Research Output
Investigating the association of self-regulation of learning with adolescent leisure-time physical activity
  Low levels of physical activity (PA) are associated with numerous health problems, and although a moderately active lifestyle can reduce these risks, levels of adolescent PA remain insufficient. To improve PA promotion, uptake and adherence, many psychological correlates of PA and leisuretime PA (LTPA) are being investigated. Among these, self-regulated learning (SRL) variables are positively associated and contribute to performance improvements, across domains. However, the relationship between SRL and adolescent LTPA is understudied. Study aims were (i) to determine whether self-regulatory variables (planning, selfmonitoring, effort, self-evaluation, reflection and self-efficacy), from a theoretically driven model, can predict LTPA; (ii) whether behavioural differences exist between moderate and vigorous LTPA and (iii) whether differences in LTPA and SRL variables exist among higher SRL scoring adolescents.
Ethical approval was granted, and a cross-sectional design was implemented with 411 consenting adolescents (12–16 years; mean = 13.84; 52.1% female), from a culturally representative Scottish secondary school. Hierarchical multiple regression (HMR) analyses were conducted, with data from the self-regulation of learning self-report scale (SLR-SRS; Toering et al., 2012, International Journal of Sport and Exercise Psychology, 10, 24–38; α = 0.73–0.85; ICC = 0.70–0.84, for all six subscales); and the Godin leisure-time questionnaire (Godin and Shephard, 1985, Canadian Journal of Applied Sport Sciences, 10, 141–146; α = 0.84, Sallis et al., 1993, Health Psychology, 12, 390–398). For the whole sample, only the model containing gender and selfefficacy predicted moderate LTPA, whereas the significant model, containing all SRL variables, explained 6.9% of the variance in vigorous LTPA (ΔR2 = .024, F(2,377) = 7.766, p = .007), with selfefficacy and reflection significant predictors. Higher self-regulators engaged in significantly more LTPA than lower self-regulators (P = 0.035). The significant final HMR model for higher self-regulators explained 14.4% of the variance (ΔR2 = 0.041, F2,189 = 5.234, P = 0.011 < 0.05). Only the model containing gender and self-efficacy significantly predicted moderate LTPA, whereas self-efficacy and reflection significantly predicted vigorous LTPA (ΔR2 = 0.048, F2,189 = 5.793, P = 0.005). Better self-regulated adolescents engage in significantly more LTPA than lower self-regulators. In addition to self-efficacy, reflection appears to play a key role in better LTPA performance, suggesting that these adolescents are more aware of their strengths and weaknesses and more capable of translating this awareness into learning and future action. SRL has a significant impact on LTPA, in this sample, and considering that SRL skills are amenable to training, further experimental research should assess the impact of SRL training on levels of adolescent LTPA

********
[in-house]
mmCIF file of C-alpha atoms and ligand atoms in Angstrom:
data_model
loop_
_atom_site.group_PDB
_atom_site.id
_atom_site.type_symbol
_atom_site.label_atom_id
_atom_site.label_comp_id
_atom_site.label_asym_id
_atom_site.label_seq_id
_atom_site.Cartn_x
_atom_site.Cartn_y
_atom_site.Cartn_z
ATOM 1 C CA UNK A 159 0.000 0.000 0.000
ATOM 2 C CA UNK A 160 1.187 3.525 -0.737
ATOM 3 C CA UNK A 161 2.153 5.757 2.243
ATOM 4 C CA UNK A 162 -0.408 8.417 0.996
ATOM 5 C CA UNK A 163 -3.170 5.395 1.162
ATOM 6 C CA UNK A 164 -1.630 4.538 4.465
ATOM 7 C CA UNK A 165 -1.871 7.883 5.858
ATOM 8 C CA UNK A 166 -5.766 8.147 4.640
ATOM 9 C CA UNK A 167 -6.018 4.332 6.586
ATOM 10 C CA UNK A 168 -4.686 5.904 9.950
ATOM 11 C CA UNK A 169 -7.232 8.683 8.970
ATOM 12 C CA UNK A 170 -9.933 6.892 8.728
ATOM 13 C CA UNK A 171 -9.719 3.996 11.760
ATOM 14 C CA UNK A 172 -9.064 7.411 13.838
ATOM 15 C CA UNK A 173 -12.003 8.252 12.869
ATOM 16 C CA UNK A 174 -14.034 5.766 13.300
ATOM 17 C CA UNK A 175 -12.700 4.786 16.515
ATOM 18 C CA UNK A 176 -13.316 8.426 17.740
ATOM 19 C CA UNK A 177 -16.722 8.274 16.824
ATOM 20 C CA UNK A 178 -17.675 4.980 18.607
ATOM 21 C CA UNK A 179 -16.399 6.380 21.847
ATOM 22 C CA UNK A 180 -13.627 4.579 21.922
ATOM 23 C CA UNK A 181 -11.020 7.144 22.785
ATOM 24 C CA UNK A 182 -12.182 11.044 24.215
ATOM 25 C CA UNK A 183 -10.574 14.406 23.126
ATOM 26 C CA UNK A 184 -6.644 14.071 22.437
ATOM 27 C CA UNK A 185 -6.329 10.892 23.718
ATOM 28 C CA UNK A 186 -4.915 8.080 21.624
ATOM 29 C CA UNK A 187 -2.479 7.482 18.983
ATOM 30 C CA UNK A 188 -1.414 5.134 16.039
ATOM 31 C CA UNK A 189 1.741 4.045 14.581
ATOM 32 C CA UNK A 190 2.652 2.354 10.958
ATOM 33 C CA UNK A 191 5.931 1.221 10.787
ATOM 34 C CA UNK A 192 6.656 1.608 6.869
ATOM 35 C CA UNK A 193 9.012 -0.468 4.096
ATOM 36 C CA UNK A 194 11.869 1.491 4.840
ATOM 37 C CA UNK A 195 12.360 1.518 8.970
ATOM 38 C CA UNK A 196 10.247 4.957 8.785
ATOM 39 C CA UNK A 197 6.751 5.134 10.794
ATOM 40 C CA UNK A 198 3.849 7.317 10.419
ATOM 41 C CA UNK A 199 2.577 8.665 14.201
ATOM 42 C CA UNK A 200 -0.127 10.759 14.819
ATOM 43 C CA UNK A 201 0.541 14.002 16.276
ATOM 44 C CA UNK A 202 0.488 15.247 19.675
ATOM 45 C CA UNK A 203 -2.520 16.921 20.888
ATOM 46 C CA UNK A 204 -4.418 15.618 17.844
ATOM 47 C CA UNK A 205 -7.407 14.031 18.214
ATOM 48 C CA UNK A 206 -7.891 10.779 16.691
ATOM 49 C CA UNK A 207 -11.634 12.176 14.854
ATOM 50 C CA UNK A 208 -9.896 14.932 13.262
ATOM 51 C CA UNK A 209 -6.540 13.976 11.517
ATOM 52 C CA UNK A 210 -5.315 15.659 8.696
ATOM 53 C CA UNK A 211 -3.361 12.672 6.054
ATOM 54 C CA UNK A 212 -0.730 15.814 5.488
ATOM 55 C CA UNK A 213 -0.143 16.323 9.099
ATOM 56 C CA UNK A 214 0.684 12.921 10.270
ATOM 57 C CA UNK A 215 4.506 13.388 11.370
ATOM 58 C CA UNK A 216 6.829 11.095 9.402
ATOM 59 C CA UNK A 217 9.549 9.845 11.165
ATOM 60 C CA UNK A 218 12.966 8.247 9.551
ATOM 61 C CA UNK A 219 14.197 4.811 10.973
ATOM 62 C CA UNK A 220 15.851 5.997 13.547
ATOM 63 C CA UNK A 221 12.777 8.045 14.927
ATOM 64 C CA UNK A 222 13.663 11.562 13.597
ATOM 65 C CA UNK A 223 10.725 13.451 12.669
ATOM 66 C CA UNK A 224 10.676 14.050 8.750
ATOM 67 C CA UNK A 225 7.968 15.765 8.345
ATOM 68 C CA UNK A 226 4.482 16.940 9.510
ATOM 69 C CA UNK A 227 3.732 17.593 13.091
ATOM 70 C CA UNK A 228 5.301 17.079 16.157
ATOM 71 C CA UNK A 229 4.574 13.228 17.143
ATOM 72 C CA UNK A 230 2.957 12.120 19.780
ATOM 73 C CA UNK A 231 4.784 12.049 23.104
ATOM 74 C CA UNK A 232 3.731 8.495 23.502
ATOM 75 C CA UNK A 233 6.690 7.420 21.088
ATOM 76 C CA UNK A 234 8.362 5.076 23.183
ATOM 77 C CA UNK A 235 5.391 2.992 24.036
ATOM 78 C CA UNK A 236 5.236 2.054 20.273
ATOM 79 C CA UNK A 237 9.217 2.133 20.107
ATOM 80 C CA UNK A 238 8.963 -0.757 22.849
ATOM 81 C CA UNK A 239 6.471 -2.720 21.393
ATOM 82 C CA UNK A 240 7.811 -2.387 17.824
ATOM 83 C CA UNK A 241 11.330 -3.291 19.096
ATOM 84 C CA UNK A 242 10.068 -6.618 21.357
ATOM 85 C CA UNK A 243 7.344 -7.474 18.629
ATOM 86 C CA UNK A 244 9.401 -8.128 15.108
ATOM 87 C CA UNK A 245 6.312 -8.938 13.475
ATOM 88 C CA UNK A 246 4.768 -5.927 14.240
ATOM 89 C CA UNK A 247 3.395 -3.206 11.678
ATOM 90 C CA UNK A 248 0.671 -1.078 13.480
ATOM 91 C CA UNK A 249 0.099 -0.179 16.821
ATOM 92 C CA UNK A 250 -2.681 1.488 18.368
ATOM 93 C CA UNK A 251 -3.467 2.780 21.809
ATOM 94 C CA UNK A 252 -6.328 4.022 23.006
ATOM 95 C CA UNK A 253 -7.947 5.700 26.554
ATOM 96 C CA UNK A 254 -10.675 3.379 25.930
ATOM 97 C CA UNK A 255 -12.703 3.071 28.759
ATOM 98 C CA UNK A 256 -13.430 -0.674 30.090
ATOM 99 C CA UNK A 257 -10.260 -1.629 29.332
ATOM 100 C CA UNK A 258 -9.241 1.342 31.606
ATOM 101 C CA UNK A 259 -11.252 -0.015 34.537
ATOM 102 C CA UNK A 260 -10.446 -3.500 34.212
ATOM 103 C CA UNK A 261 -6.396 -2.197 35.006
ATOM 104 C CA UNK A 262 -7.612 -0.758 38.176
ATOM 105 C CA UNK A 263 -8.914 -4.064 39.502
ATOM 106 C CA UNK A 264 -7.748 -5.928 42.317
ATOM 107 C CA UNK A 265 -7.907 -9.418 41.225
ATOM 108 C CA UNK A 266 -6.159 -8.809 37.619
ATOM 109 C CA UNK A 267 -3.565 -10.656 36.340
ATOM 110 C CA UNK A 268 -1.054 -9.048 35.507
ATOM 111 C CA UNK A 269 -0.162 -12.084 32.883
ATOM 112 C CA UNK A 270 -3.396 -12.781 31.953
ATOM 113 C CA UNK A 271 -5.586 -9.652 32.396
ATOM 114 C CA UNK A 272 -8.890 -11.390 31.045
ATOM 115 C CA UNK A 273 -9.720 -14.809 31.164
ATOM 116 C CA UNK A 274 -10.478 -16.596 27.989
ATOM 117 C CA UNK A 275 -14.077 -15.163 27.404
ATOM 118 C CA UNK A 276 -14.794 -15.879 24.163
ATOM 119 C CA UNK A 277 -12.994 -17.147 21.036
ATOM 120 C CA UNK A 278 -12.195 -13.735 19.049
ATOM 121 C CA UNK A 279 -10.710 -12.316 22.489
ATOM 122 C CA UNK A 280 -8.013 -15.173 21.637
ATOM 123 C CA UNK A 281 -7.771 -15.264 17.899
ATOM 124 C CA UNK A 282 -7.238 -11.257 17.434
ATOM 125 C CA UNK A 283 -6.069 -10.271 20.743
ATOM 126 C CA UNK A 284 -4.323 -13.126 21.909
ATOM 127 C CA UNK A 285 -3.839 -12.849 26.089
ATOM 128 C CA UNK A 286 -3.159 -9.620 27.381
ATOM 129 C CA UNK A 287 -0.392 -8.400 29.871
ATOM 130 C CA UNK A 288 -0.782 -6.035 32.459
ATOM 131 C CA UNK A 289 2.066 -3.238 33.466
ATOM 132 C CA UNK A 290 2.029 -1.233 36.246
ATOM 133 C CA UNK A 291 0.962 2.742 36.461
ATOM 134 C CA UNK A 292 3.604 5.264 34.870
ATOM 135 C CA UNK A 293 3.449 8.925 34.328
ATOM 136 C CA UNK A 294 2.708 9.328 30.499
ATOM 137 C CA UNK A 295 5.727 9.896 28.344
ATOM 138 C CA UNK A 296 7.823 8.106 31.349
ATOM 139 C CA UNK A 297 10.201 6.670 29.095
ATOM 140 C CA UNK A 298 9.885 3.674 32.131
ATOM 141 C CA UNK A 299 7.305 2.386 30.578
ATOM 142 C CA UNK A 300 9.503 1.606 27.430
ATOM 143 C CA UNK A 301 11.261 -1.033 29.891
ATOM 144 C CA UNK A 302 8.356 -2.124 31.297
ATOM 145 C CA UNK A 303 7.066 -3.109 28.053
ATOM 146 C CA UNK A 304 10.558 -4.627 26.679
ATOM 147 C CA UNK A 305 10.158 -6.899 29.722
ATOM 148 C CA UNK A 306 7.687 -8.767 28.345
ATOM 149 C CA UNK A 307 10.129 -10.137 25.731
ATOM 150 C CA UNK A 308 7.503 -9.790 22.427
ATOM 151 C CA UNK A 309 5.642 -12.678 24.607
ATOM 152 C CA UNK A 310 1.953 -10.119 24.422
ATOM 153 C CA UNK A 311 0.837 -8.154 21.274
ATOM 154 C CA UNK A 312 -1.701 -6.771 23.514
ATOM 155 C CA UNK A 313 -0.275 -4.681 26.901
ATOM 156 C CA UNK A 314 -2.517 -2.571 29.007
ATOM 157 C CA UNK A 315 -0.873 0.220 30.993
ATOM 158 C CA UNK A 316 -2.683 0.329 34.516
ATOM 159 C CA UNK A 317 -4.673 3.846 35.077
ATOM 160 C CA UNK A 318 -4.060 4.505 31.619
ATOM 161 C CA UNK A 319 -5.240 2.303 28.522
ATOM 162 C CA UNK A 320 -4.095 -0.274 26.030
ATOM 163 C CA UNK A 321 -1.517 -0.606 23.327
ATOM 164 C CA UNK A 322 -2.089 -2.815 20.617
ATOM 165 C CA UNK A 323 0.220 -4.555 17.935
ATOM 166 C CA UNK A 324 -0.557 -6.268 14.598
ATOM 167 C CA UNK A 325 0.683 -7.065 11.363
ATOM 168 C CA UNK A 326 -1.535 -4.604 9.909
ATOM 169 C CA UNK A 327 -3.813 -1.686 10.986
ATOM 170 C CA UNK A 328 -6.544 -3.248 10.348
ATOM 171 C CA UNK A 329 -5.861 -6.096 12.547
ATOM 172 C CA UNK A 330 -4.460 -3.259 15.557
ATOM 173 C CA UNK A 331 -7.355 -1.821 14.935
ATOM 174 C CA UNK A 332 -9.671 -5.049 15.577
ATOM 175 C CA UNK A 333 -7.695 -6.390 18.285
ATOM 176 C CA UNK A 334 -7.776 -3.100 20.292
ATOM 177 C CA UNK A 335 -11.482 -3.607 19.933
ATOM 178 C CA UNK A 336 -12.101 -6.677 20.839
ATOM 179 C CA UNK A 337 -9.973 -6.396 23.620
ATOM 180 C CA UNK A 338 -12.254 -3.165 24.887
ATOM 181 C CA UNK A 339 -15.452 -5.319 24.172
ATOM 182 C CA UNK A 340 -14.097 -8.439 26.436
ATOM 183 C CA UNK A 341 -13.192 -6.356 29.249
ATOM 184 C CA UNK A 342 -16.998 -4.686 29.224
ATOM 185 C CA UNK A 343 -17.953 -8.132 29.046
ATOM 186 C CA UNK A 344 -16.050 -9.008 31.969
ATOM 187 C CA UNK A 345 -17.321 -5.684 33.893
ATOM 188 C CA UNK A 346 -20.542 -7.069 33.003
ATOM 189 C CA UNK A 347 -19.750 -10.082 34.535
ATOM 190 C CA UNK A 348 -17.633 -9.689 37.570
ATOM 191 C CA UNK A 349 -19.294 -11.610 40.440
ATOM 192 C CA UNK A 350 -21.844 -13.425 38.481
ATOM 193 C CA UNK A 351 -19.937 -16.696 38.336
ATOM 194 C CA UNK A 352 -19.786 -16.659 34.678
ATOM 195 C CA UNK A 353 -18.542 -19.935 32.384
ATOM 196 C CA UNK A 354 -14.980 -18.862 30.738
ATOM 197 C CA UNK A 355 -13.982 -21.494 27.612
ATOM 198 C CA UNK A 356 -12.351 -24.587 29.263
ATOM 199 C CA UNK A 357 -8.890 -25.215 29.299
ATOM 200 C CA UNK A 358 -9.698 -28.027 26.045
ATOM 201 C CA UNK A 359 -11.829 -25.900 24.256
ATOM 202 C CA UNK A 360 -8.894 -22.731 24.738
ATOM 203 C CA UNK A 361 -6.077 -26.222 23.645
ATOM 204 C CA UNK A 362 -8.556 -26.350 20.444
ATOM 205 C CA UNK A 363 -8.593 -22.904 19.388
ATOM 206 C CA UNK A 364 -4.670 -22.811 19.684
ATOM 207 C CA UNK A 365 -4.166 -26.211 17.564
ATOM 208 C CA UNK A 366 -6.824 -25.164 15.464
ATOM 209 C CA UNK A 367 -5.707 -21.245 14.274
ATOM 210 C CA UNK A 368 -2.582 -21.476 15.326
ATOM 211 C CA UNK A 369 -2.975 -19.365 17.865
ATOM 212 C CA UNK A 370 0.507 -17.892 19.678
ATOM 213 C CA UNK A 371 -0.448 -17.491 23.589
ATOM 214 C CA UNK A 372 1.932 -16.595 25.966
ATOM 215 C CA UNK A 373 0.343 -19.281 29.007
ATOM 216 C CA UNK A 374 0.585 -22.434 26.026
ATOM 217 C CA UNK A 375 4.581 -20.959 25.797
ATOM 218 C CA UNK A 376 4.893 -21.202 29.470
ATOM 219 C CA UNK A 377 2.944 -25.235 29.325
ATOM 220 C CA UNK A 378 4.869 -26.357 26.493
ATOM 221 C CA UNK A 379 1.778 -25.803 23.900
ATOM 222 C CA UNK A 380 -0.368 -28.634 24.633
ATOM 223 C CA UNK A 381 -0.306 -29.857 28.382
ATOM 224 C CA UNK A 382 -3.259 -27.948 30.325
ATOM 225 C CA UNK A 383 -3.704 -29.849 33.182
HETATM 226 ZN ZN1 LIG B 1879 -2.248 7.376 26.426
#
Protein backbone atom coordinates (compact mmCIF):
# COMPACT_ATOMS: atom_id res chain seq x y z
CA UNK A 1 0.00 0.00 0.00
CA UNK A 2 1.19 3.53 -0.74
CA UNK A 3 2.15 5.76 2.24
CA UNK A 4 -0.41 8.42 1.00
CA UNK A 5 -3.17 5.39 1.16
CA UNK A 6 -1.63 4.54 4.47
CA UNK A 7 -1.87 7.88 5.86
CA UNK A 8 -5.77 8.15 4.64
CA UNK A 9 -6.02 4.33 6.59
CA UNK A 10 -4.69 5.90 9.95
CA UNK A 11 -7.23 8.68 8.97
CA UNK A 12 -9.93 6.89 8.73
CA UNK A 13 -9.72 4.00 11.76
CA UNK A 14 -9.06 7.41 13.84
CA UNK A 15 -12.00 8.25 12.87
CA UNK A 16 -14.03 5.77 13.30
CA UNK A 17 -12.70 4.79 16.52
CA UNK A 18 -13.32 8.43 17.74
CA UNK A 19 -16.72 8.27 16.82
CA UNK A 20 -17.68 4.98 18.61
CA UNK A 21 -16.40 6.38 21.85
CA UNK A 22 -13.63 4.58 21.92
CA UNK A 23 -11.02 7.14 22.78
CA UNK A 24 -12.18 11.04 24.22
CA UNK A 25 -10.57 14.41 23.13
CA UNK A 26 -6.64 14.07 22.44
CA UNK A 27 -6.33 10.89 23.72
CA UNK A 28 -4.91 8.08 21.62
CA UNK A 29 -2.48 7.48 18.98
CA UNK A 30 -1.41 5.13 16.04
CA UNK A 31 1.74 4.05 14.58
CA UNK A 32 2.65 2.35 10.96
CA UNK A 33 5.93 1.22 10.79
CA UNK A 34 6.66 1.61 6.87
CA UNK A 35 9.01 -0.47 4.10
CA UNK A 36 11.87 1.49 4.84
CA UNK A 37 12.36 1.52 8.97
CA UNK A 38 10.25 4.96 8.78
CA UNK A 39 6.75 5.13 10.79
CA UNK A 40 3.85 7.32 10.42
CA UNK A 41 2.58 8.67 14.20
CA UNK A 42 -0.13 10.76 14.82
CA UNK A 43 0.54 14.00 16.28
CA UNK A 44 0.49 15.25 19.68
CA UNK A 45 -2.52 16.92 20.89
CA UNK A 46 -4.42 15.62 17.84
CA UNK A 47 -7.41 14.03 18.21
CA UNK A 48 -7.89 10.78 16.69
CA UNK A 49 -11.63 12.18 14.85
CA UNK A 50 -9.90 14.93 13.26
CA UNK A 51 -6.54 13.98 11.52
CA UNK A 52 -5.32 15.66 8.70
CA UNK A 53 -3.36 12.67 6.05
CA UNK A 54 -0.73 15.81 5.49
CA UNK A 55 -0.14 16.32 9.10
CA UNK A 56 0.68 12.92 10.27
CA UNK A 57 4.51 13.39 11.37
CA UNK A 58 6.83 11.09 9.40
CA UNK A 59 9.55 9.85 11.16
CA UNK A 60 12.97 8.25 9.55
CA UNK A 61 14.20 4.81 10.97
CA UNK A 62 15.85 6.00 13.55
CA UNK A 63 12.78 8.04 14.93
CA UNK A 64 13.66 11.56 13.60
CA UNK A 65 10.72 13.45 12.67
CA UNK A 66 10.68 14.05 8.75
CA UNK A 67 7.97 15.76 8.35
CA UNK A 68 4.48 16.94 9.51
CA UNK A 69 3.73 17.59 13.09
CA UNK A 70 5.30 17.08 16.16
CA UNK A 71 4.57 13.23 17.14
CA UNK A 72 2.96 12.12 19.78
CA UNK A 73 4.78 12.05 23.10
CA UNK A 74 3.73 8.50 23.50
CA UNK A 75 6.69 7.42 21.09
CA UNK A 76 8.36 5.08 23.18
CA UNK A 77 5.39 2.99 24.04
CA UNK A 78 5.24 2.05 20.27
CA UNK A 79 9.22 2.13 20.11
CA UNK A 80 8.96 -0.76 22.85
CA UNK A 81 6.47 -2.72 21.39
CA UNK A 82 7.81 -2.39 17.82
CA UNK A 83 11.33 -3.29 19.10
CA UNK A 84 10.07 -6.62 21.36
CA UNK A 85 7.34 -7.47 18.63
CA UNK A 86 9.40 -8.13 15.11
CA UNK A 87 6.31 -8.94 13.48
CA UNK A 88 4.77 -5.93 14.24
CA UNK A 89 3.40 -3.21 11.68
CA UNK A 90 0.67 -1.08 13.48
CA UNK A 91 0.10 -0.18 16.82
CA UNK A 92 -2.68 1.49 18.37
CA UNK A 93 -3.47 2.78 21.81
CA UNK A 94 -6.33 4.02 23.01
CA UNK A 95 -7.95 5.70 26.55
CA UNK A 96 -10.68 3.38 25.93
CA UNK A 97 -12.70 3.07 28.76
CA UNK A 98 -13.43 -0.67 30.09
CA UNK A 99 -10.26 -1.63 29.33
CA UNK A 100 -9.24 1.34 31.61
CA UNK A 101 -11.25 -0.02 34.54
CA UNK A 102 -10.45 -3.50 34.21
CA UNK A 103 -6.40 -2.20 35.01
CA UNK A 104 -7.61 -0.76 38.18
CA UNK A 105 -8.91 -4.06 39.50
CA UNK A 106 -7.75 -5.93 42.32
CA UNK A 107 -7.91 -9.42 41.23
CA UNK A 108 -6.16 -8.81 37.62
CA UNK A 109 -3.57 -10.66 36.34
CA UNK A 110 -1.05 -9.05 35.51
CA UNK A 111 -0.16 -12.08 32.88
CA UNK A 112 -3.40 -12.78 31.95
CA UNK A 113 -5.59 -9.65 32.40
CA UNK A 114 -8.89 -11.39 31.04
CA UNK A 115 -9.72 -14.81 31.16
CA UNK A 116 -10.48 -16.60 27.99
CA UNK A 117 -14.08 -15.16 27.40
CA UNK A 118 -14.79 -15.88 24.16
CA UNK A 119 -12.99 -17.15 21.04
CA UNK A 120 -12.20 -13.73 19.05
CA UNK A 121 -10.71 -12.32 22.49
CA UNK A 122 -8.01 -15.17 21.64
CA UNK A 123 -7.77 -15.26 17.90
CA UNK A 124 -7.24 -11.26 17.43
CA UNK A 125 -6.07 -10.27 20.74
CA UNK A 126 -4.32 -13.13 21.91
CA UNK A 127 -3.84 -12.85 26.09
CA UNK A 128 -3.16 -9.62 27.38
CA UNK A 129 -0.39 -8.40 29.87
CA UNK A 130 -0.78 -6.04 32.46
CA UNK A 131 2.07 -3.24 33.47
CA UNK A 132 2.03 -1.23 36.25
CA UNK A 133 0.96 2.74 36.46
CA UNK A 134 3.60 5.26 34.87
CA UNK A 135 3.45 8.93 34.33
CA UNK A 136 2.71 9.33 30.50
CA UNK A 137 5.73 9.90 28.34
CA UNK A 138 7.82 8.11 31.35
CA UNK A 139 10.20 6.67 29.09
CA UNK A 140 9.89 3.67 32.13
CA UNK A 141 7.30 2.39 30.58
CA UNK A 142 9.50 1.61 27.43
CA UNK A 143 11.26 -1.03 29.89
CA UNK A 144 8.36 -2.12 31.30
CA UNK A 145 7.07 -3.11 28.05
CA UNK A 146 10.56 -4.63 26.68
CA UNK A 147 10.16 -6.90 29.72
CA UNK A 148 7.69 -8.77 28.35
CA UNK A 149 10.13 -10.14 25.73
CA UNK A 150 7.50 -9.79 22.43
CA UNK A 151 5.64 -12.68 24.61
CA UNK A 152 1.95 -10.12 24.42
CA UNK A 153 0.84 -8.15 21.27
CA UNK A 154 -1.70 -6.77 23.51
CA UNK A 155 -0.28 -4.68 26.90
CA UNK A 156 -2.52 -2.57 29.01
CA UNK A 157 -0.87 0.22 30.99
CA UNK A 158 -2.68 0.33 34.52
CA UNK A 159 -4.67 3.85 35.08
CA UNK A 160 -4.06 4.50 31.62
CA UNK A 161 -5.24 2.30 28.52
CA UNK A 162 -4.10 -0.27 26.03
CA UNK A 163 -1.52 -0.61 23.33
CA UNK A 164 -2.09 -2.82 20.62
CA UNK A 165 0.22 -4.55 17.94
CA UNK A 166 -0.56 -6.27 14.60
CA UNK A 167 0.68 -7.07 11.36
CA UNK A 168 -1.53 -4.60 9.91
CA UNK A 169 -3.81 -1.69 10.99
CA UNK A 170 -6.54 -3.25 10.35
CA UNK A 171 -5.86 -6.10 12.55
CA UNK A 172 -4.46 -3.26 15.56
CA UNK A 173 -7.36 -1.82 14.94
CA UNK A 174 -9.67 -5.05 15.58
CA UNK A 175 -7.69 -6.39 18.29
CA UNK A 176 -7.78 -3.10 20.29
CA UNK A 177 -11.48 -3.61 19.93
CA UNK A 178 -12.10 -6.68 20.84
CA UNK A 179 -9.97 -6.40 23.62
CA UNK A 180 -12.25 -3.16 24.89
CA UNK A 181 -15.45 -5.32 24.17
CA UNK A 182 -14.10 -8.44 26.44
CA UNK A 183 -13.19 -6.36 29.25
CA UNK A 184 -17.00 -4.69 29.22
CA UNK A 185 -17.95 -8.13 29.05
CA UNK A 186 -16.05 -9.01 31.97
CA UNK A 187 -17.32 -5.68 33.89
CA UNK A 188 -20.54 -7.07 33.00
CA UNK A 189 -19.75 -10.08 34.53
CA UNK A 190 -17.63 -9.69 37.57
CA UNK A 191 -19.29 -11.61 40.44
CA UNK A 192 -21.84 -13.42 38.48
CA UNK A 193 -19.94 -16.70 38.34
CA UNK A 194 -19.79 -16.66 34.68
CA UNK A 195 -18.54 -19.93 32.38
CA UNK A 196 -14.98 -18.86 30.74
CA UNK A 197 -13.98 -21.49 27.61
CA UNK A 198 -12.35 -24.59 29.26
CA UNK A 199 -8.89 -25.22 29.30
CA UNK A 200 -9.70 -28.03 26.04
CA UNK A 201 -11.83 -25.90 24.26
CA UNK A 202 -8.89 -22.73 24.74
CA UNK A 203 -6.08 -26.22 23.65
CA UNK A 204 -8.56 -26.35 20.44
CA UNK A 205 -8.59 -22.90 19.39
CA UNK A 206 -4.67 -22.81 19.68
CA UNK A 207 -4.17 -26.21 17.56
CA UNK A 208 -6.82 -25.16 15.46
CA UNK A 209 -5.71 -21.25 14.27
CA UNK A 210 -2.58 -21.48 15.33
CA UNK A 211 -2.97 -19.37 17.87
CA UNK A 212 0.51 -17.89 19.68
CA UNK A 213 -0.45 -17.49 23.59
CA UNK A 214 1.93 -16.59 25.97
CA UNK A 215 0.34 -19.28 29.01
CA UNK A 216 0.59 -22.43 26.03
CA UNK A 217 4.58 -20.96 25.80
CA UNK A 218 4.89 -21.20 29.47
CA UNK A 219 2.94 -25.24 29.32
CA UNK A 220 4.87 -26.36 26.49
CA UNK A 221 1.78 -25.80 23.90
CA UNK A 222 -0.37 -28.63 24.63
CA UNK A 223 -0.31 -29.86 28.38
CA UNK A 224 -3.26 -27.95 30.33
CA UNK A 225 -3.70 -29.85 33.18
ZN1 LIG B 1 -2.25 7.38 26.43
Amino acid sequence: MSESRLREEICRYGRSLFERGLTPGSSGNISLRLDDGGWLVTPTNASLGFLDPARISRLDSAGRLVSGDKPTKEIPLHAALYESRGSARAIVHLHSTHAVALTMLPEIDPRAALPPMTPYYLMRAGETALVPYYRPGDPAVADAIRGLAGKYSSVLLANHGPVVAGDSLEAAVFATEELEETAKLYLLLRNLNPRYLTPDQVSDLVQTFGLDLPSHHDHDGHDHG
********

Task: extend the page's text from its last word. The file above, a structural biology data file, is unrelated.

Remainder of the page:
• Type:

    Conference Paper

  • Date:

    14 November 2014

  • Publication Status:


  • DOI:


  • Cross Ref:


  • ISSN:


  • Library of Congress:

    RC1200 Sports Medicine

  • Dewey Decimal Classification:

    796 Athletic & outdoor sports & games


Pitkethly, A., & Lau, P. W. C. (2014). Investigating the association of self-regulation of learning with adolescent leisure-time physical activity. Journal of Sports Sciences, 32(sup2), s89.



self-regulation, physical activity

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